Five Terps to watch this football season

COLLEGE PARK -- Last season, Maryland seemed to be perpetually waiting for Quinton Jefferson.

The promising, 6-foot-4 defensive end out of Woodland Hills High in Pennsylvania — once considered a major recruiting "get" for Maryland and coach Randy Edsall — seemed to bounce around the depth chart, never quite securing a spot. He found himself at times demoted to the scout team, testing coaches' patience.


Each season, there are players who seem to show up renewed. This spring, Maryland believes Jefferson is among the players moving closer to fulfilling expectations.

With spring practice ending Friday night with the Red-White game at Byrd Stadium, here are five returning players who, coaches believe, might be poised for breakout seasons:


Quinton Jefferson, sophomore defensive end

Jefferson has the potential to aid Maryland's pass rush — the Terps lost sack leaders Joe Vellano and Darin Drakeford — and to keep Greg Gattuso, the animated defensive line coach, from being constantly hoarse.

"He's been good this spring," Gattuso said Wednesday. "He's consistently graded out the highest on the defensive line. He's improved his pass-rushing ability. He's improved his effort level to the point where I don't have to yell at him on every play."

Jefferson, who worked in the stockroom at a Best Buy before enrolling at Maryland, seems to have better embraced college life.

"It's off the field as well as on the field," Gattuso said. "Not that he's a bad kid, but it's being on time, going to class, doing things the right way. If you don't have that under control, it's really hard to be a great football player."

Albert Reid, sophomore running back

The darting running back didn't find enough holes to run through last season. He seemed to never quite have enough space to show his talents and was often swallowed up near the line. He finished with 92 yards.

This spring, running backs coach Andre Powell says Reid is seeing the defense better and reacting to it more quickly.


"Albert has done some things to make him much more efficient," Powell said. "He's worked on his leverage and his reactions to the defense. Some of it is mental and some of it is physical."

Brandon Ross, Wes Brown, Reid and Joe Riddle are expected to compete for time at running back. Last season, the Terps, who finished 4-8, averaged 103 rushing yards per game, 10th in the Atlantic Coast Conference

Ideally, Maryland would like to have one running back emerge and win the bulk of the carries in 2013.

But Powell noted that the Ravens — with Ray Rice and Bernard Pierce — demonstrated how backs can complement one another. "They had two guys that were pretty good," Powell said.

Mike Madaras, sophomore offensive lineman

Madaras was a rare player last season for longtime offensive line coach Tom Brattan — a freshman starter.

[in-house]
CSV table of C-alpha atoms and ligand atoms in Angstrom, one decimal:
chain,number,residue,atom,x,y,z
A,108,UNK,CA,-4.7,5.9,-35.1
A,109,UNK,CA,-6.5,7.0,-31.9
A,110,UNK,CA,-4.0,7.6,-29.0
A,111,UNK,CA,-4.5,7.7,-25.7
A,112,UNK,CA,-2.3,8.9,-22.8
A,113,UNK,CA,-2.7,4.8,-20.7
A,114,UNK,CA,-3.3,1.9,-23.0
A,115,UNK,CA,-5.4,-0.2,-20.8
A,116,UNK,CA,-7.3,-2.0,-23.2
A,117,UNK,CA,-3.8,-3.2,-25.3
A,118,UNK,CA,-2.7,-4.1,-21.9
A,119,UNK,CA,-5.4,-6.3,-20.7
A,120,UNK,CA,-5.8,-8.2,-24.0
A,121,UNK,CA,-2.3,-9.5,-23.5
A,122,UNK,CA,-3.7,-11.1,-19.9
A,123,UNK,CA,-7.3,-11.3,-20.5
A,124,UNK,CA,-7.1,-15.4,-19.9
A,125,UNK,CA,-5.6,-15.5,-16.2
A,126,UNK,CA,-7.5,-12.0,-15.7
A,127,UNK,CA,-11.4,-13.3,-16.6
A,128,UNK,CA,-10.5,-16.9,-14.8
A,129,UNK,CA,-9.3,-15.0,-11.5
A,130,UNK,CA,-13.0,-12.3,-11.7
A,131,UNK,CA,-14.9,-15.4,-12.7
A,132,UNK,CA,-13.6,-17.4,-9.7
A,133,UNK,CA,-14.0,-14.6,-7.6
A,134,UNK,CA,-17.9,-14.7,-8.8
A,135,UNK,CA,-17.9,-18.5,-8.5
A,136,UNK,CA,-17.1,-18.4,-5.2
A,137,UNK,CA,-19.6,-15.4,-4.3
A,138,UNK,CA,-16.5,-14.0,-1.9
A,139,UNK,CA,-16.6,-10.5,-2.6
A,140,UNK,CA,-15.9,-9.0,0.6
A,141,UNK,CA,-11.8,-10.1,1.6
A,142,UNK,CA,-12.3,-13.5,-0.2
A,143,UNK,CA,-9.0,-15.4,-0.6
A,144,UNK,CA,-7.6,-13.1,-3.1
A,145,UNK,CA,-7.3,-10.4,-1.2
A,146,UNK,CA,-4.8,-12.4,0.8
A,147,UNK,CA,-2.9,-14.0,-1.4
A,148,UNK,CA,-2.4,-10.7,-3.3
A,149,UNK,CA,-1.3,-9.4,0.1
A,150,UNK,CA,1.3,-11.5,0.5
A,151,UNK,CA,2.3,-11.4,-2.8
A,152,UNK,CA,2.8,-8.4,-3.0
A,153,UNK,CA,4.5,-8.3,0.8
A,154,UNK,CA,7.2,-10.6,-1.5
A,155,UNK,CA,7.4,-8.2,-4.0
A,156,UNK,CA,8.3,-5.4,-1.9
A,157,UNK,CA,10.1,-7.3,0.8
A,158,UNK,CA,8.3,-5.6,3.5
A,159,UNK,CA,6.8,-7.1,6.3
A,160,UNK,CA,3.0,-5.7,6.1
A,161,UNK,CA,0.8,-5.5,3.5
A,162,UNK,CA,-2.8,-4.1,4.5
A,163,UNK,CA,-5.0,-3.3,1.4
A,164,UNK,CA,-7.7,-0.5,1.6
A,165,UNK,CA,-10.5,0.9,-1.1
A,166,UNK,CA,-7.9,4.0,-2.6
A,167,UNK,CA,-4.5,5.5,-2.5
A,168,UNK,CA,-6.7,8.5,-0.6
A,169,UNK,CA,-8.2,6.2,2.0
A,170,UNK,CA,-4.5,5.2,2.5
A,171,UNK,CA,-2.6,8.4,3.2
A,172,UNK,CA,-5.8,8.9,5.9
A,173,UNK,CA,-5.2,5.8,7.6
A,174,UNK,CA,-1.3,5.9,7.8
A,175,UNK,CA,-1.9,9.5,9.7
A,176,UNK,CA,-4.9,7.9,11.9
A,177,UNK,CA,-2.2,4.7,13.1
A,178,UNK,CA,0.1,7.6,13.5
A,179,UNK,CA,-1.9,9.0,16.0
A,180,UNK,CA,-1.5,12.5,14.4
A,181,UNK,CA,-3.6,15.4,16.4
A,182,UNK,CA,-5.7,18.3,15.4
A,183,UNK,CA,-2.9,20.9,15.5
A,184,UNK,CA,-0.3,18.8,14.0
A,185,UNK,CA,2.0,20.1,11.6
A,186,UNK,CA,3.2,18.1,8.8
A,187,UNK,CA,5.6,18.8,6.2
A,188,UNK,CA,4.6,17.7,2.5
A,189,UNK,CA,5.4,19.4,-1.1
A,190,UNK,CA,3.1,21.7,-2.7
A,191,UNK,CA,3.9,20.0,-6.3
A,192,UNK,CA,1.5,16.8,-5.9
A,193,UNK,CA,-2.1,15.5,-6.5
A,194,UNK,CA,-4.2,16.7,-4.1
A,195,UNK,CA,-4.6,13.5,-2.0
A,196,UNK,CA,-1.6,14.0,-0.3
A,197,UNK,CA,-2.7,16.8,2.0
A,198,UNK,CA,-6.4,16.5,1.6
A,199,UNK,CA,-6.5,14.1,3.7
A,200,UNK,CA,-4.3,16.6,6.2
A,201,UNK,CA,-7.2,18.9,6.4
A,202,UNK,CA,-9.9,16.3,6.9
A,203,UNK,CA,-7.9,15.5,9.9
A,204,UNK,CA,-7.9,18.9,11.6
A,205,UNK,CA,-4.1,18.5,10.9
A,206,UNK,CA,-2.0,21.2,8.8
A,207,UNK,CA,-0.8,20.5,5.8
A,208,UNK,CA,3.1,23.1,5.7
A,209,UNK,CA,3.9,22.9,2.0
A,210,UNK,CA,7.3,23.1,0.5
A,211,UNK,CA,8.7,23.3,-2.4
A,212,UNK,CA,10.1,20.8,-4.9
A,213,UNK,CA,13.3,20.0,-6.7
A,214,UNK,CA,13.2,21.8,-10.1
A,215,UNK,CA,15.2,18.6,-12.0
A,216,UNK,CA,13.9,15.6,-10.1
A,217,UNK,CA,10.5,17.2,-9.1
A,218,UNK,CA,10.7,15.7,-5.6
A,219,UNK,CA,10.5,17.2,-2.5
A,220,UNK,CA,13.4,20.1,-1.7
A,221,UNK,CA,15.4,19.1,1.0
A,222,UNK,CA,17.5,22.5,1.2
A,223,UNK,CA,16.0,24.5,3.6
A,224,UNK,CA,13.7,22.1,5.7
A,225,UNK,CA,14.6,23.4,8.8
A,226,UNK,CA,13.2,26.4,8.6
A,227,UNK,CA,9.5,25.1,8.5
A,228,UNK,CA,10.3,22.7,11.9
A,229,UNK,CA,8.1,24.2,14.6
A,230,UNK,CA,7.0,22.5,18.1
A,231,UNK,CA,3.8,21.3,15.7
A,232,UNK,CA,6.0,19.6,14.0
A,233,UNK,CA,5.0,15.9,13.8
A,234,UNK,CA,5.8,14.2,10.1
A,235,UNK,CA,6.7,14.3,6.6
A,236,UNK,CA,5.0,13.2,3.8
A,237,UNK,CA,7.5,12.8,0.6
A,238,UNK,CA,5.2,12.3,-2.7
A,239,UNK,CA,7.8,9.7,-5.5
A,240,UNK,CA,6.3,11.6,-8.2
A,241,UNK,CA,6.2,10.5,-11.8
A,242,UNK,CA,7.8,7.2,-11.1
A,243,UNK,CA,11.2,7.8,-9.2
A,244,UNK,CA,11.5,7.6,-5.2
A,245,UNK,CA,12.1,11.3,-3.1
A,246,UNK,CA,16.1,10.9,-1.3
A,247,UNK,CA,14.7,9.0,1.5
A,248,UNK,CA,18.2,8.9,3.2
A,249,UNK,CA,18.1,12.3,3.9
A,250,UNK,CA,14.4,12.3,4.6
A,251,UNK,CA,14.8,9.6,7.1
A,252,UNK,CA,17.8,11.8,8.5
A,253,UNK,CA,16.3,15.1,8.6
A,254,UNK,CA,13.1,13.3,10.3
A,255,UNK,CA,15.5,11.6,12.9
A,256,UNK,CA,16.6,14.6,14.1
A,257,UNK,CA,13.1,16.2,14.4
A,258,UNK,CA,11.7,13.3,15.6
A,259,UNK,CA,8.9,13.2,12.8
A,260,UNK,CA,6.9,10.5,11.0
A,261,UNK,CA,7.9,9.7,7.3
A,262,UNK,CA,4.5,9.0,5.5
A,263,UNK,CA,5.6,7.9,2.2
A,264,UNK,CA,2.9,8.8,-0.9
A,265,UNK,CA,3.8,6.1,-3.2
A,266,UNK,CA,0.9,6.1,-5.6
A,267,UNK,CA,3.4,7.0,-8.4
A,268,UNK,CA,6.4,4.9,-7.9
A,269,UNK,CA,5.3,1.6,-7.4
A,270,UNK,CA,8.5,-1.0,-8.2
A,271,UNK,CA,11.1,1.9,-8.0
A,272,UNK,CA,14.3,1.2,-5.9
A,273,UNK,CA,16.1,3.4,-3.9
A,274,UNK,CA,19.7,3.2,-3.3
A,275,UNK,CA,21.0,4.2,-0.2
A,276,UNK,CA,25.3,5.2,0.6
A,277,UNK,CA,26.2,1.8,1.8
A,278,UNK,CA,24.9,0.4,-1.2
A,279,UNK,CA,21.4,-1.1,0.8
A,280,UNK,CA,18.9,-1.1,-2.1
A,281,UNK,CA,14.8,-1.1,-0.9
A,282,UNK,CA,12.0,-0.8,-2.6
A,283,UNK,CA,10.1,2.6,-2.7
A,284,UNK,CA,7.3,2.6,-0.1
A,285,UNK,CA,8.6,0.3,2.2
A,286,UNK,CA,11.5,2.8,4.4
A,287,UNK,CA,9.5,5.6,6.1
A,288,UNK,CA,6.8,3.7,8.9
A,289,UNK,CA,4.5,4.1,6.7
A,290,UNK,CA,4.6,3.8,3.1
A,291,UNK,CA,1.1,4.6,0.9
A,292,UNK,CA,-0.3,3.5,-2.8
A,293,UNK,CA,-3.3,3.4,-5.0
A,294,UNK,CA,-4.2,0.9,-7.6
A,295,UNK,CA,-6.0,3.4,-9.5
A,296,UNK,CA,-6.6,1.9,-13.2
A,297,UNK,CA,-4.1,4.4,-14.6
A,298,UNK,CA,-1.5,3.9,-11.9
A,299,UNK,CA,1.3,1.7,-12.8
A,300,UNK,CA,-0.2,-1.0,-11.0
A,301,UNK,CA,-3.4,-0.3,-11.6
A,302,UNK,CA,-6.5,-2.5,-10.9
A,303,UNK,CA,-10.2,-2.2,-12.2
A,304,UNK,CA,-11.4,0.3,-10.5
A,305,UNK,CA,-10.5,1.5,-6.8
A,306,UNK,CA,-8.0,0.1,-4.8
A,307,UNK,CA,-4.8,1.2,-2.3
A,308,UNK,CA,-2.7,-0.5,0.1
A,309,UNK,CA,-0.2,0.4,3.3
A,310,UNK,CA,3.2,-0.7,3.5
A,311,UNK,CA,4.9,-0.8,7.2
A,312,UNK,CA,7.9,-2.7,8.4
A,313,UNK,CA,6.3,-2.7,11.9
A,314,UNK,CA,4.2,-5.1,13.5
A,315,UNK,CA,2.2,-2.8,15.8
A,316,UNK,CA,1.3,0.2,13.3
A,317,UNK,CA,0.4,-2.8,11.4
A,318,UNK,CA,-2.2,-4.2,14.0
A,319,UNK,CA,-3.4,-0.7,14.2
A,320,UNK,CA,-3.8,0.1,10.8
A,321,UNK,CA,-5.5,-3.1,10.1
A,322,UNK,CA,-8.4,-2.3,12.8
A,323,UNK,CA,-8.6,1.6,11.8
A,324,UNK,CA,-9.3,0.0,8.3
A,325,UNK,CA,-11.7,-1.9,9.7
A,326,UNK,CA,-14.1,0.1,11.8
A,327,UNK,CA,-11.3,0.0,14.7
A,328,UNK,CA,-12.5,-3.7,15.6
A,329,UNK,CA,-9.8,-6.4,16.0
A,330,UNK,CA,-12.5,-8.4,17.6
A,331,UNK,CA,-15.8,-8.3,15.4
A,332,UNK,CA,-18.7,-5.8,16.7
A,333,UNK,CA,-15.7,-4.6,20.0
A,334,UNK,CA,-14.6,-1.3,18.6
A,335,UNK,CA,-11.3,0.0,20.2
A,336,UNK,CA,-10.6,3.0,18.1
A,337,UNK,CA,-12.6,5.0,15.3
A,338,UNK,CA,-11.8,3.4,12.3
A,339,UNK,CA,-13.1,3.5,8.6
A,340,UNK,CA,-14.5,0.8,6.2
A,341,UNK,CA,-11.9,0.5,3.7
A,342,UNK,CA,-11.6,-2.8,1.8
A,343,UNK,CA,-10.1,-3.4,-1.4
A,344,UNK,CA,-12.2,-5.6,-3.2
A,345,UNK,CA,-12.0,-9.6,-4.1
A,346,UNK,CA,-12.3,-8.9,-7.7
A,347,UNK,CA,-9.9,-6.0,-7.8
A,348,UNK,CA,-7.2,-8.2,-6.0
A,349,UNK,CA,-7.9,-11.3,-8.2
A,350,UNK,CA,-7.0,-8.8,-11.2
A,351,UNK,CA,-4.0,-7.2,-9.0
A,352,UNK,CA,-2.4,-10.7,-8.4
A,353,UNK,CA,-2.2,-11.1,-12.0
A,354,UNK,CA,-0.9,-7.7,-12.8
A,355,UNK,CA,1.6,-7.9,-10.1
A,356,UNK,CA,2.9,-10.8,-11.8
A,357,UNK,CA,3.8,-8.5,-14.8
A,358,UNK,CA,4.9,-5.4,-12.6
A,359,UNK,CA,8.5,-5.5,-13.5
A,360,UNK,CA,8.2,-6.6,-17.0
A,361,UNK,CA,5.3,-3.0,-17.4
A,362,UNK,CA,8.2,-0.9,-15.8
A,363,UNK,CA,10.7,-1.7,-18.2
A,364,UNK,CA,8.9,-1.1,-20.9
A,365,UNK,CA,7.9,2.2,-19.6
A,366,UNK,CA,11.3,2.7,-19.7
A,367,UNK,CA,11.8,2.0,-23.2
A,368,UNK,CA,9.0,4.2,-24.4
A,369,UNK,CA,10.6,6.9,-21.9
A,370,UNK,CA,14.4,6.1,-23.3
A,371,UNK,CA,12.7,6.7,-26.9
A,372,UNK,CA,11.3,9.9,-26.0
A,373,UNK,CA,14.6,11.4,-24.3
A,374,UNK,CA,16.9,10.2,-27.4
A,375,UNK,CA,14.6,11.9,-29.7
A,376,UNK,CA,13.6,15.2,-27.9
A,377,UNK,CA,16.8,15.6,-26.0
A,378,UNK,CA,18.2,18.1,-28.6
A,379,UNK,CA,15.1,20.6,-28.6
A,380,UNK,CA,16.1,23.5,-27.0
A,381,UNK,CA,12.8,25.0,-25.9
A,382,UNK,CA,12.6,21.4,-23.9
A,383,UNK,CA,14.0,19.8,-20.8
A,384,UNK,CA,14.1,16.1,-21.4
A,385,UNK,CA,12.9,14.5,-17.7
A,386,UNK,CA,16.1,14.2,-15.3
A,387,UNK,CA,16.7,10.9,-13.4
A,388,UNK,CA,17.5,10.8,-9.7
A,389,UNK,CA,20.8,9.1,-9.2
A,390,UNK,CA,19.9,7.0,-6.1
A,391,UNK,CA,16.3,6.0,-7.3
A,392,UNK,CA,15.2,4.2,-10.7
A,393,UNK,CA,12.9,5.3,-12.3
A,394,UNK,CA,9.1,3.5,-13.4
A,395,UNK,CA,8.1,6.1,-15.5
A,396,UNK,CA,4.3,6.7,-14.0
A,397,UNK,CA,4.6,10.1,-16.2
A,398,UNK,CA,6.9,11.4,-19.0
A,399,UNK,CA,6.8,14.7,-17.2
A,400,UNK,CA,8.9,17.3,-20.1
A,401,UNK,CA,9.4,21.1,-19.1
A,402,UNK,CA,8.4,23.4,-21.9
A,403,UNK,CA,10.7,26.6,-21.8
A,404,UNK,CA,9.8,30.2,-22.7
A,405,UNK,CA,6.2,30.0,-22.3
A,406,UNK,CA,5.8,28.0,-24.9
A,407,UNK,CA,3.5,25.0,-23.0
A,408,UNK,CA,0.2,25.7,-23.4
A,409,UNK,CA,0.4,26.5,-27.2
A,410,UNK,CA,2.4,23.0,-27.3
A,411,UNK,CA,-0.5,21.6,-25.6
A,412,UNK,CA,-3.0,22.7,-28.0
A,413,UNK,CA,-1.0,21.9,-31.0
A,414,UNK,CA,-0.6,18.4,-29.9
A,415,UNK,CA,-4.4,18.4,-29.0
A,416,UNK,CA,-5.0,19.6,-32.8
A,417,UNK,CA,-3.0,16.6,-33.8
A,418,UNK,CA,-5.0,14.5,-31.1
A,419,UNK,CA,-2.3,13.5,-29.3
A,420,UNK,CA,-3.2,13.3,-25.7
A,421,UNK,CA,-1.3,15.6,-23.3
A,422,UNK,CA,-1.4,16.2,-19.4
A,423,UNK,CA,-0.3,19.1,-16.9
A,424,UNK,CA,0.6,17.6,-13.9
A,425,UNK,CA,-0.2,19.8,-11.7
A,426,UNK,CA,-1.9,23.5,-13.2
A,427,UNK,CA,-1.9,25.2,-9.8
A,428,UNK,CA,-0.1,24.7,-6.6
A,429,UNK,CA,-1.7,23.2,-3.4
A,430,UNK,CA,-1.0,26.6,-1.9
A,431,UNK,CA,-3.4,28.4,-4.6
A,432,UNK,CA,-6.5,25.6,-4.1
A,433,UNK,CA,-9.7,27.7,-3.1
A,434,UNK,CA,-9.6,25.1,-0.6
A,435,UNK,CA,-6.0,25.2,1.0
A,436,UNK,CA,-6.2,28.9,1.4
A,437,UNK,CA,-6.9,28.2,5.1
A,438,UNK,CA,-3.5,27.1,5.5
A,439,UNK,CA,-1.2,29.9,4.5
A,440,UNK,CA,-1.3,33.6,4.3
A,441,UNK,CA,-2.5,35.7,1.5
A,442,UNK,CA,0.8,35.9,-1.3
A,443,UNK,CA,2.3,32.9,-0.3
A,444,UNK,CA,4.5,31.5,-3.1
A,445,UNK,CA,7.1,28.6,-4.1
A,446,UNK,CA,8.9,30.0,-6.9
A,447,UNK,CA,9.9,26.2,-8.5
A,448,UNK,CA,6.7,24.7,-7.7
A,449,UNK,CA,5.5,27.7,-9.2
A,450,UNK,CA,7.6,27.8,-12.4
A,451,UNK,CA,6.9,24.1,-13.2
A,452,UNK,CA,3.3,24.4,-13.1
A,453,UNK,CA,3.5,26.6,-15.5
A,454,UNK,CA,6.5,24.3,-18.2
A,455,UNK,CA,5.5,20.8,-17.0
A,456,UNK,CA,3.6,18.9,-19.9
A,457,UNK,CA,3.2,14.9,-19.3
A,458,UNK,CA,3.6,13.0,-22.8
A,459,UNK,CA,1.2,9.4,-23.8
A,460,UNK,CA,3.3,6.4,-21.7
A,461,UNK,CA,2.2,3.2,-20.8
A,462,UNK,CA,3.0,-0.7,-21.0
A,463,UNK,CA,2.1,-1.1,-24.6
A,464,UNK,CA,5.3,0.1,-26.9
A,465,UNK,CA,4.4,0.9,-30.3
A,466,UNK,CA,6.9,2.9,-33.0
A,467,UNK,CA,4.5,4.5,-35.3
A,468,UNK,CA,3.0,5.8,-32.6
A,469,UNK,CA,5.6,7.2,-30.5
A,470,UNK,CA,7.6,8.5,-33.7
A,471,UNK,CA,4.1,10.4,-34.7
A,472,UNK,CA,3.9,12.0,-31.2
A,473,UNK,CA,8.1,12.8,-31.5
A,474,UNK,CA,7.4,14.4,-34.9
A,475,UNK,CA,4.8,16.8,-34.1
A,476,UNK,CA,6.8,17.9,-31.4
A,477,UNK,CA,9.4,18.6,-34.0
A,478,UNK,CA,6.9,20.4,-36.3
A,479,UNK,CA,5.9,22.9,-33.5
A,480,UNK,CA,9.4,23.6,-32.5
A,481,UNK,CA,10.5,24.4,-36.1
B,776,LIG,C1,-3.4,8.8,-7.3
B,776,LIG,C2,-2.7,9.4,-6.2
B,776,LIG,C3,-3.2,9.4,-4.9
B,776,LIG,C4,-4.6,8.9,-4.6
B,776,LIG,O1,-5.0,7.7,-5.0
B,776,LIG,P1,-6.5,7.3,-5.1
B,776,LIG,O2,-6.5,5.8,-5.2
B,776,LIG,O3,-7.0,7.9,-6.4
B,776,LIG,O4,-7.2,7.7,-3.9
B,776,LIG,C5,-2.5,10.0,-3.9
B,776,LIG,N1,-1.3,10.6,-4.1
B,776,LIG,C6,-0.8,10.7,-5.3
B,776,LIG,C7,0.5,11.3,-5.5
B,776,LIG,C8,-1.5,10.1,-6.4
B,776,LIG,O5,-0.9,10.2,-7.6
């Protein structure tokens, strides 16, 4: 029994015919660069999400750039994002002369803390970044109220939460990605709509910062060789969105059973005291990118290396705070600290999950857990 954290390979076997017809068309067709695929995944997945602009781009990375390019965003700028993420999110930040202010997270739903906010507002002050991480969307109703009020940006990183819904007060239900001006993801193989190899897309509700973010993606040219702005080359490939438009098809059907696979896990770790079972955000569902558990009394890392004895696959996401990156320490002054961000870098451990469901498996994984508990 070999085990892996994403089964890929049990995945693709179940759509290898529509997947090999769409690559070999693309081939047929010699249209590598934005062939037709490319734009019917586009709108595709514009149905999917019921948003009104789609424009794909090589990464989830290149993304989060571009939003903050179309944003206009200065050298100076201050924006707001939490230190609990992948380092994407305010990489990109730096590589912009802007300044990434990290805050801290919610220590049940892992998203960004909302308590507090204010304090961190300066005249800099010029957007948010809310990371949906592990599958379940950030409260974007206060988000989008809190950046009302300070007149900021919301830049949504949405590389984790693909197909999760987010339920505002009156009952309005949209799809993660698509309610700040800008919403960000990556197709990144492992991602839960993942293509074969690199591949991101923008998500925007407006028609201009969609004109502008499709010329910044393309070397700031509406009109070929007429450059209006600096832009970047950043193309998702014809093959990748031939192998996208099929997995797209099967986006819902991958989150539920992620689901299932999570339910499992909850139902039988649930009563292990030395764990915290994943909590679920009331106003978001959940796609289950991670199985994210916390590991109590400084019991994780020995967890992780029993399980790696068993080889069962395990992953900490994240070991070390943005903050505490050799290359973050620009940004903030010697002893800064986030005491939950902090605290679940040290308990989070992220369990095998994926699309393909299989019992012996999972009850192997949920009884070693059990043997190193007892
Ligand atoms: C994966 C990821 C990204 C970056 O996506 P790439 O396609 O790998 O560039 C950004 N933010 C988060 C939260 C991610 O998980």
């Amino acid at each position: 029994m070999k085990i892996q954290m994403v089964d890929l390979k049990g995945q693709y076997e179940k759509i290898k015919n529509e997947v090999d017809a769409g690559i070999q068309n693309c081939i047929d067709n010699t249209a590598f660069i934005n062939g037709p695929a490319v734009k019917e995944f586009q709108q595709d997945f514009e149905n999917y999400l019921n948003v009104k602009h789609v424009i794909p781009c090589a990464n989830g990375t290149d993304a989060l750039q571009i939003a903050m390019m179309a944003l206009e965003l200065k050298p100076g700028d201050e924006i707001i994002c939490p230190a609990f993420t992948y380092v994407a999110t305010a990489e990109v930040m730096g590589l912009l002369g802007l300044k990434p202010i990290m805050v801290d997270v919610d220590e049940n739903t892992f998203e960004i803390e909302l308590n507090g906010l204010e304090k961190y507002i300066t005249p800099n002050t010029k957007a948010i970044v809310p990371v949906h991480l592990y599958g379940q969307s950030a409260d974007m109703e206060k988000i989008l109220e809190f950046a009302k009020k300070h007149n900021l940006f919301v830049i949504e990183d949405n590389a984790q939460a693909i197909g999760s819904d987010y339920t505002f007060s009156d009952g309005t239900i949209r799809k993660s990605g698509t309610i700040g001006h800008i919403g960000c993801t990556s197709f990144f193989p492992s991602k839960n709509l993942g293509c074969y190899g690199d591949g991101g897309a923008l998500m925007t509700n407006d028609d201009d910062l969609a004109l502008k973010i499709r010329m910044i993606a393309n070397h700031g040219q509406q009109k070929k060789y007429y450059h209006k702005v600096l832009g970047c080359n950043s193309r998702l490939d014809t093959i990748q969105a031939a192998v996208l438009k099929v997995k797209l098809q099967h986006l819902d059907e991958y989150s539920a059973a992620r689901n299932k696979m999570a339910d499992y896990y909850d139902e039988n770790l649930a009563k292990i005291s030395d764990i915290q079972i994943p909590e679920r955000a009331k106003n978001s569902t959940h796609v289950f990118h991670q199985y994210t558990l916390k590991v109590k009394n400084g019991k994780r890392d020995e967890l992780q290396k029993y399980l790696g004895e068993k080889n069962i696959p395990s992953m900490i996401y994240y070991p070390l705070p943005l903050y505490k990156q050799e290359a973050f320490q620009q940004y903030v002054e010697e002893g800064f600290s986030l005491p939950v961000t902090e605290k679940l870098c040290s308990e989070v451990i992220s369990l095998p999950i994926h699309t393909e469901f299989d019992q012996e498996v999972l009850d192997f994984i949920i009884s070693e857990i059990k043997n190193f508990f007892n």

Freshmen typically are not as strong or mature as upperclassmen.

"I don't think you want a true freshman to come in and start," Brattan said.

Brattan's other freshman starters over his 11 Maryland seasons were exceptional — Stephon Heyer, Jared Gaither, Bruce Campbell. It's uncertain how Madaras will fare, but he is getting better.

Madaras "has made progress," Brattan said. "Five months before [stepping in last season] he was riding to school in a yellow school bus. All of a sudden, it's, 'Let's go block Florida State and let's go block Clemson.'"

Nigel King, sophomore receiver

King's development was slowed when an NCAA clearinghouse declared him ineligible for 2011. Last season, he caught nine passes for 125 yards and a touchdown.


Coaches believe King's 6-foot-3 frame makes him a threat, particularly near the goal line. He's expected to benefit from having talented receivers such as Stefon Diggs and Deon Long around him.

"With each practice, Nigel has gotten more and more confident," offensive coordinator Mike Locksley said.

All of the receivers have benefited this spring because Maryland is running essentially the same offense — with the same coordinator — as last season. That hadn't happened during all of the changes of the preceding three years.

"It means a lot, especially for the confidence of the players," receivers coach Lee Hull said. "Last year our offense was thinking a lot, trying to get lined up, so I think having this be our second year we have a lot more consistency."

Dave Stinebaugh, senior tight end.

This could be a big season for Stinebaugh. He's had injury problems and has played behind Matt Furstenburg and Devonte Campbell, among others.


But those players are gone now, and Stinebaugh (Perry Hall) is the presumed starter.

"The injuries are well-documented but I think he is a very talented player," tight ends coach John Dunn said.

Stinebaugh has a sore ankle and might not play in the spring game, which begins at 7 p.m. It is open to the public.

Note: Some observers wondered why Maryland opted to name C.J. Brown as the presumptive starter at quarterback in the spring rather than nearer to the season. Brown is coming back this season from a torn anterior cruciate ligament. "A guy doesn't lose his position here because of injury," Locksley said Tuesday. "And prior to being injured, C.J. was our starter, so I don't think it was a surprise to anybody in the quarterback room."